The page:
Last night, I was reading few papers in the history of developing pyrosequencing technology. What puzzled me is that right from the beginning, the early exponents of sequencing-by-synthesis seemed to have anticipated this problem and developed solutions. The most common approach was to put a cleavable tag on the 3′ position of the dNTP. Since polymerases require a 3′ hydroxyl group, and extra non-hydroxyl shizzle hanging off the 3′ end of a dNTP would mean that after incorporation of a single base, no new bases could be incorporated until the extra shizzle was removed. 3′ tags cleavable by light, reducing agents, or palladium, among others, were developed by various teams.

What happened to this technology? I don’t know why it isn’t used in 454 sequencing. Several possibilities:

1. Licensing issues. Are cleavable 3′-tagged dNTPs covered by intellectual property not available to 454 or Roche?

2. Problems with cleavage. As described in various publications, cleavable tags seemed to work well in the laboratory, but I wonder about the accessibility of cleavage reagents to the picotiter plates and emulsion bubbles used for modern 454 techniques. Does the lasers used for photocleavage of some tags effectively reach all parts of the bead surfaces and emulsion bubbles inside each picotiter plate well? Maybe platinum or reducing agent-based tags require reagents that are too expensive or diffusive poorly into the emulsion bubbles?

3. Other reasons?

It seems like better handling of homopolymers would be a great improvement of 454 sequencing technology. What don’t I know about cleavable 3′ dNTP tag technology which makes it unsuitable for fixing the homopolymer problem?

Petroleome

Rock oil is a complex substance whose fundamental chemistry is still a subject of debate. This fact has energy implications. The time of the petroleome has come.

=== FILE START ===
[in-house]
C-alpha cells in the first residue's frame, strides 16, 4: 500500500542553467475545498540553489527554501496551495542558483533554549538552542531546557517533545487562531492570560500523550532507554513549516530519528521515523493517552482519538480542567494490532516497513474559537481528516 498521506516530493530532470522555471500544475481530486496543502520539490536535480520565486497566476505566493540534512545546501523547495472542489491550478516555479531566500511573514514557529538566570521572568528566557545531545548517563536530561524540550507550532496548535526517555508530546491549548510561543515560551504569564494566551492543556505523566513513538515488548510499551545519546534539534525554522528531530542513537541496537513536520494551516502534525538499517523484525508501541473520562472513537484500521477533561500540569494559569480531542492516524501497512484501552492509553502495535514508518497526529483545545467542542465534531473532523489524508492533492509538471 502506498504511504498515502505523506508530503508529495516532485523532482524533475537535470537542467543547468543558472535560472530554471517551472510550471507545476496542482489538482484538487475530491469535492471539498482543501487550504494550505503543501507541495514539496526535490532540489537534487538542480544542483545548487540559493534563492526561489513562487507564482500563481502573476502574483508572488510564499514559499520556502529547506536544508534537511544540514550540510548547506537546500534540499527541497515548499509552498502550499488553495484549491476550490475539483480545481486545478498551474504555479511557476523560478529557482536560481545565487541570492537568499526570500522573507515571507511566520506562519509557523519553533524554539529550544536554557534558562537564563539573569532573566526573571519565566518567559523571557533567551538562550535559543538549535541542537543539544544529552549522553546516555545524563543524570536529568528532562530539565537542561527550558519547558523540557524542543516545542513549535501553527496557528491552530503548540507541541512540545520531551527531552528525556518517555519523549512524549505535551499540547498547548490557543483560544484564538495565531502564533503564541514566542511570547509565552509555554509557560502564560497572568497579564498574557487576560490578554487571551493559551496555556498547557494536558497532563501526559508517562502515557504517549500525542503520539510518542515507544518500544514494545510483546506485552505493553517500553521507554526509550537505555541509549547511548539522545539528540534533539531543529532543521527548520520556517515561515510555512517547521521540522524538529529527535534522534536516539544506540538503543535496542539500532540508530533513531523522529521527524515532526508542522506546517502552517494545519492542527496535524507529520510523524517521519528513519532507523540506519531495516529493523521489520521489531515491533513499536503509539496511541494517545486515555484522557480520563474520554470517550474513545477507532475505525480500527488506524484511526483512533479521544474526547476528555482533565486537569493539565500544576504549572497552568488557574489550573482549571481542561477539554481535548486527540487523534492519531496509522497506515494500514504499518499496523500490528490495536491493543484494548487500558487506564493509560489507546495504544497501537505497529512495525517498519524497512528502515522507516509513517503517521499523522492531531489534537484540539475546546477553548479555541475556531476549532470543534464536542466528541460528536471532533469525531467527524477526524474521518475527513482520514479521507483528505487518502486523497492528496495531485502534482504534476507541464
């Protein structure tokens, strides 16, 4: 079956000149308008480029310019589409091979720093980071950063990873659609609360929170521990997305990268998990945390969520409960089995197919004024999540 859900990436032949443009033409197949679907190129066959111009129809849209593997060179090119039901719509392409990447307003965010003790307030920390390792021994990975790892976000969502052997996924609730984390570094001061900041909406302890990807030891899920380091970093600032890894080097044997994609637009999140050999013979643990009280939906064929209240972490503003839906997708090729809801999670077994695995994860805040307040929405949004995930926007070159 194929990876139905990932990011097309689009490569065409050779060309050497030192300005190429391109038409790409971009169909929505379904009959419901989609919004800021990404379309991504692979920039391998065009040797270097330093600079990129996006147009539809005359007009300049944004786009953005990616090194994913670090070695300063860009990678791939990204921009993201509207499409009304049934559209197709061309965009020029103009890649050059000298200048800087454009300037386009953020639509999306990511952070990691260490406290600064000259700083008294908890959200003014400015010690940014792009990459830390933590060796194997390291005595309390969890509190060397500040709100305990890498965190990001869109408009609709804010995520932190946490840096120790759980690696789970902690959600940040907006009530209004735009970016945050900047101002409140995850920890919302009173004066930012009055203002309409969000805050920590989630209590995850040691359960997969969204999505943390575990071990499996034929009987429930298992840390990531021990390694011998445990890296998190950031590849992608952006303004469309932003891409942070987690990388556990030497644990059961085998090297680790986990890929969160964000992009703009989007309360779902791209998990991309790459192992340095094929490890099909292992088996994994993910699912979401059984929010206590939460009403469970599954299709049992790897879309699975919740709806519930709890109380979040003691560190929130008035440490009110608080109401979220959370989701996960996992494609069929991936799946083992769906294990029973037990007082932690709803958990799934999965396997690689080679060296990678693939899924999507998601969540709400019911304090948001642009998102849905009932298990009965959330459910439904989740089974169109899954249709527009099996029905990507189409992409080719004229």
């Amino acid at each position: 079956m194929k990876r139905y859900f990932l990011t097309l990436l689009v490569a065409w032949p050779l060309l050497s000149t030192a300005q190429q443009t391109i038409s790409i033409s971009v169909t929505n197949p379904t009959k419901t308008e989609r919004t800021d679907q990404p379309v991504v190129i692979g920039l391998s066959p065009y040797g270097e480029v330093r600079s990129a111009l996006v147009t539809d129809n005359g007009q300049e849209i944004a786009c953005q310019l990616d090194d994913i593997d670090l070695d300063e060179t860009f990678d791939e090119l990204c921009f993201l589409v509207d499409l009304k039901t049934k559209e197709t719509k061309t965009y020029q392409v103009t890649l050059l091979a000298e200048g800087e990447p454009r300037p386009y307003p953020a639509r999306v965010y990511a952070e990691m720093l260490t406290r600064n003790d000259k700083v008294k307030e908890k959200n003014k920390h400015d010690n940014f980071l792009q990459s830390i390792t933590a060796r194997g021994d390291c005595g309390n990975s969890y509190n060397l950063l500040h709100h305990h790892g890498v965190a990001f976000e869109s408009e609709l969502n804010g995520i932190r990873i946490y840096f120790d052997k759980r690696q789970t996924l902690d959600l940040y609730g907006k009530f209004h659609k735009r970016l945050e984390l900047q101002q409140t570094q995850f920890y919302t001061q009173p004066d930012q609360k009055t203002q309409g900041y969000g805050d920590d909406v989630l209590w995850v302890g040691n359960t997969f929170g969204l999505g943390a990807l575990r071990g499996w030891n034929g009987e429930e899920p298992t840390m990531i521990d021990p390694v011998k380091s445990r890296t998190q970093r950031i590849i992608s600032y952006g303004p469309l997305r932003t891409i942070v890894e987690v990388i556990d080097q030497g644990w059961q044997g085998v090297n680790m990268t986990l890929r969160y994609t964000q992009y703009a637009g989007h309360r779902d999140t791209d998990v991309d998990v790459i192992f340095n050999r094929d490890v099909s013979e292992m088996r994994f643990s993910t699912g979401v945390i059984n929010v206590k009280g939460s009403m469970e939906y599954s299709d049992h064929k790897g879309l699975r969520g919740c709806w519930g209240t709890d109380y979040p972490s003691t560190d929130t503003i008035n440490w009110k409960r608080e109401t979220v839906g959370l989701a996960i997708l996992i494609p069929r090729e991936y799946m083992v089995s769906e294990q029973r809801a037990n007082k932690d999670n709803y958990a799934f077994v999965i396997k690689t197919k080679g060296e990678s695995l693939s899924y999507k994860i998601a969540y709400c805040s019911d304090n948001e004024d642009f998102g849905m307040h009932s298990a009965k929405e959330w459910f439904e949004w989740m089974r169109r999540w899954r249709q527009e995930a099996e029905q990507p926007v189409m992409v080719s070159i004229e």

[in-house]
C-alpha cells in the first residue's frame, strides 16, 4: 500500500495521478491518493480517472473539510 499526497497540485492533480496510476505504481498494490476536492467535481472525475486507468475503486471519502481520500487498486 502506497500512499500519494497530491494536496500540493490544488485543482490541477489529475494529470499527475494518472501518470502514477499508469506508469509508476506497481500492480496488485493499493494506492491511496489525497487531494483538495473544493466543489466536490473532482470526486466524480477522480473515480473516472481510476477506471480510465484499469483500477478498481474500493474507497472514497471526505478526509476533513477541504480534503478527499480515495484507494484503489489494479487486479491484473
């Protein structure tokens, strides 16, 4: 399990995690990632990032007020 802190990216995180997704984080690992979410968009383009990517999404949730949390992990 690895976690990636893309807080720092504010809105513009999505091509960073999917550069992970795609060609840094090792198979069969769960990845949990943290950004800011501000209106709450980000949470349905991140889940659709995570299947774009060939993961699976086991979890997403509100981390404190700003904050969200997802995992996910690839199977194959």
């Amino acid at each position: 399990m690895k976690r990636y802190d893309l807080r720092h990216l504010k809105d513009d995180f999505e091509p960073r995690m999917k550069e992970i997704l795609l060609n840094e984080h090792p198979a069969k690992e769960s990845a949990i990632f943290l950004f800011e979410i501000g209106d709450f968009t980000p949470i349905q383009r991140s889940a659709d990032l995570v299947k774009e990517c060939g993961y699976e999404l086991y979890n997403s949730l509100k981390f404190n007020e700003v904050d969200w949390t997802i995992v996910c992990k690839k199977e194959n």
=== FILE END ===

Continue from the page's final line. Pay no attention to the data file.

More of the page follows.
The T2 explosion and chemical education

In December 2007 an explosion at a chemical plant in Florida killed four and injured 32. Last week C&ENews reported that the Chemical Safety & Hazard Investigation Board (CSB) has released their analysis of the cause of the explosion.

Derek Lowe and his commentariat discuss the accident and some of the issues it has raised. Definitely worth reading.

Molecule of note: lithium nitride

Lithium nitride is a pretty unique substance. (It’s not really a molecule, title of this post not withstanding.)

The wondrous and bedazzling nitride of lithium.

The wondrous and bedazzling nitride of lithium.


It’s formed by the combustion of lithium metal in a nitrogen atmosphere, which is already pretty cool – what else “burns” in pure nitrogen? (Hint: magnesium.) Although a solid, lithium nitride is a fast ion conductor, and is being explored as a solid-phase electrolyte for lithium-ion batteries. Pretty sweet? Check.

The “nitride” anion is powerful enough a base to deprotonate hydrogen gas, forming hydride. This property means lithium nitride (and related materials) could be useful as a H2 storage material if we ever wind up with an H2 economy. Awesome? Check. (That is, lithium nitride is awesome, not an H2 economy.)

And, solutions of lithium nitride in molten alkali chlorides can be used for electrochemical fixation of nitrogen, generating ammonia from atmospheric nitrogen at atmospheric pressure and 300 °C. Compare that to the ~200 atm pressure needed for industrial ammonia synthesis. Pretty sweet? I think so.

Lithium nitride: its that molecule you’ve been hearing about!

What I’m reading

What I’m reading:

  1. The Chemical Tree: A History of Chemistry by William H. Brock. A impressive amount of chemistry, from alchemy to Boyle to Bosch, crammed into a single book. Reading this makes me appreciate just how often and how badly the greats were flat-out wrong about chemistry.
  2. Plows, Plagues, and Petroleum by William F. Ruddiman. The first part of this book distills down what I think is a mainstream view of climatology in a highly readable way. The second part, which I haven’t gotten to yet, seems to be controversial, at least as judged from amazon reviews.